Paul Pogba of course needs no introduction in midfield, already starring for the Italian league winners Juventus, but Geoffrey Kondogbia might not be as well known to those who do not follow the fortunes of Sevilla in Spain's top flight.

A huge physical presence but with a calmness on the ball and a pleasing amount of vision and execution in the pass for a primarily defensive player, Kondogbia yet lacks consistency but has plenty of traits which mark him out as a potential top starter.

Elsewhere, Florian Thauvin, Jean-Christophe Bahebeck and Yaya Sanogo have shown flashes of ability, while goalkeeper Alphonse Areola is a quite marvellous young stopper who needs more game time over the next couple of seasons.

 

Most Likely to go on to Great Things?

It's difficult to look past Paul Pogba at this stage as the most promising of the entire crop, because he's already capped at the senior level and has already won a major league championship. It's not for nothing that Manchester United were hugely frustrated at losing him, when he refused to sign a new contract.

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Digne will have his chance to shine over the coming seasons in a high-profile team, but Kondogbia might turn out to be the other who can prove a hit at the highest level.

His beastly presence, when at his best, means he can be a ball-winner, a quick turnover midfielder and a late-arrival in the opposition penalty box all in one. Such all-round midfielders can be exceptional young talents before settling into a more focused role later on in their careers, and Kondogbia also appears to have the tactical and technical know-how to be able to further himself that way in due course.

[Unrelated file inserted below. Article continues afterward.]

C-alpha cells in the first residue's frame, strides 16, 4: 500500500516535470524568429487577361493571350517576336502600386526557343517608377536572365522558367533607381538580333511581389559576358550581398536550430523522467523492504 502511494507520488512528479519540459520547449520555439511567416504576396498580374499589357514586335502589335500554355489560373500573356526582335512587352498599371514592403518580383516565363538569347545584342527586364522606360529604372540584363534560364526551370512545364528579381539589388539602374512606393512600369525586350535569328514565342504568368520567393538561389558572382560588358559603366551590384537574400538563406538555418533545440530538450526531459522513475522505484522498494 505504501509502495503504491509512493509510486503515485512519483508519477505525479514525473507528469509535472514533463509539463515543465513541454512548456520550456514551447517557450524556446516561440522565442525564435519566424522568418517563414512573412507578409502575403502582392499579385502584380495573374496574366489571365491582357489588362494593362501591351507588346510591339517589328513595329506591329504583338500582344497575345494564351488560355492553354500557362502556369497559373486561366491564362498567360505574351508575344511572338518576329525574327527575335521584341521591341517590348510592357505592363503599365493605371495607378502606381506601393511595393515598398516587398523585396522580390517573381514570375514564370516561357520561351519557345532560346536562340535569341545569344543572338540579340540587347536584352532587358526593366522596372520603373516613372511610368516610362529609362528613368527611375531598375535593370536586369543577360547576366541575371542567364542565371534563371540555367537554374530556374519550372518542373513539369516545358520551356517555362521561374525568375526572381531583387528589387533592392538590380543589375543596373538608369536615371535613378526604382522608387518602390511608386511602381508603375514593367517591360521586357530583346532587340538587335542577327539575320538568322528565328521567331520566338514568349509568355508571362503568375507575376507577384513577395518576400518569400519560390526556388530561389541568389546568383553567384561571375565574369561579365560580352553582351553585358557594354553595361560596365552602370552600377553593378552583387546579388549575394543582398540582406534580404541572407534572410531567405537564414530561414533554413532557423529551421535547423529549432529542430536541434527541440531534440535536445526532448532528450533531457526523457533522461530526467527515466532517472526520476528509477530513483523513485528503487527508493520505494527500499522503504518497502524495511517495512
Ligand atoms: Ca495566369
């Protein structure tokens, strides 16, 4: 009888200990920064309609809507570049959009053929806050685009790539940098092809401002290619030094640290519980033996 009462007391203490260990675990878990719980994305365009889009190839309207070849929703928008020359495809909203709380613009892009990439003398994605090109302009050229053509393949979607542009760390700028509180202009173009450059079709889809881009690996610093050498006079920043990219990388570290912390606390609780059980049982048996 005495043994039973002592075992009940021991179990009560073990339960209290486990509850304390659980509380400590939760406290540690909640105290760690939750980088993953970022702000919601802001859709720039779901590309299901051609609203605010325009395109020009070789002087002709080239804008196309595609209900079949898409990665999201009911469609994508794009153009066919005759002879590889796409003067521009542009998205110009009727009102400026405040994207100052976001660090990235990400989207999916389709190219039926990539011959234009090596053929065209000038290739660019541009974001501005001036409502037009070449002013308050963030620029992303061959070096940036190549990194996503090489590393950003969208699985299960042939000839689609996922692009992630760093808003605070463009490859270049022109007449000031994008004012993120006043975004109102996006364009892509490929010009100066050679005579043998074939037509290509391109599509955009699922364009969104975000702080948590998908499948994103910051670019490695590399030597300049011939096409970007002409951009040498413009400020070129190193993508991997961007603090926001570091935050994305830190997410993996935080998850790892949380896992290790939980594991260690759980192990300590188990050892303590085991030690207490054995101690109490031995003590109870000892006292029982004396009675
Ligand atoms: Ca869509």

Do France Have a New Generation of Champions?

That's the million-dollar question. France didn't win the '97 World Youth Championships, but the competition proved a great grounding for successful promotions just a year later for the likes of Henry and Trezeguet.

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Two years after that, Anelka was there too. By the 2006 World Cup, where France finished runners up, six graduates of the '97 squad were part of the main side.

That shows us that even the most successful campaign doesn't, and will likely never, lead to wholesale changes to the senior set-up, but if France can push four or five of these current youngsters to the full side, it will be seen as dramatic progress.

In the two central midfielders France have a pair of dead certs to make progress. Add the steel and power that Pogba and Kondogbia bring to the elegance and experience of the likes of Yohan Cabaye, Franck Ribery and more, and a more complete-looking squad might start to appear.

France are significantly blessed in their depth at central midfield, but two more talented youngsters adds continuity in that position for years to come, while other new young players make the gradual step up too.

The nation are not yet assured of qualification for the 2014 World Cup in Brazil and, even if they get there, success does not look extremely likely. But for the following European Championships, they could certainly be considered amongst the (extremely) early contenders.

Don't bet against two or three of this present under-20s squad making up a significant part of that side when it comes around.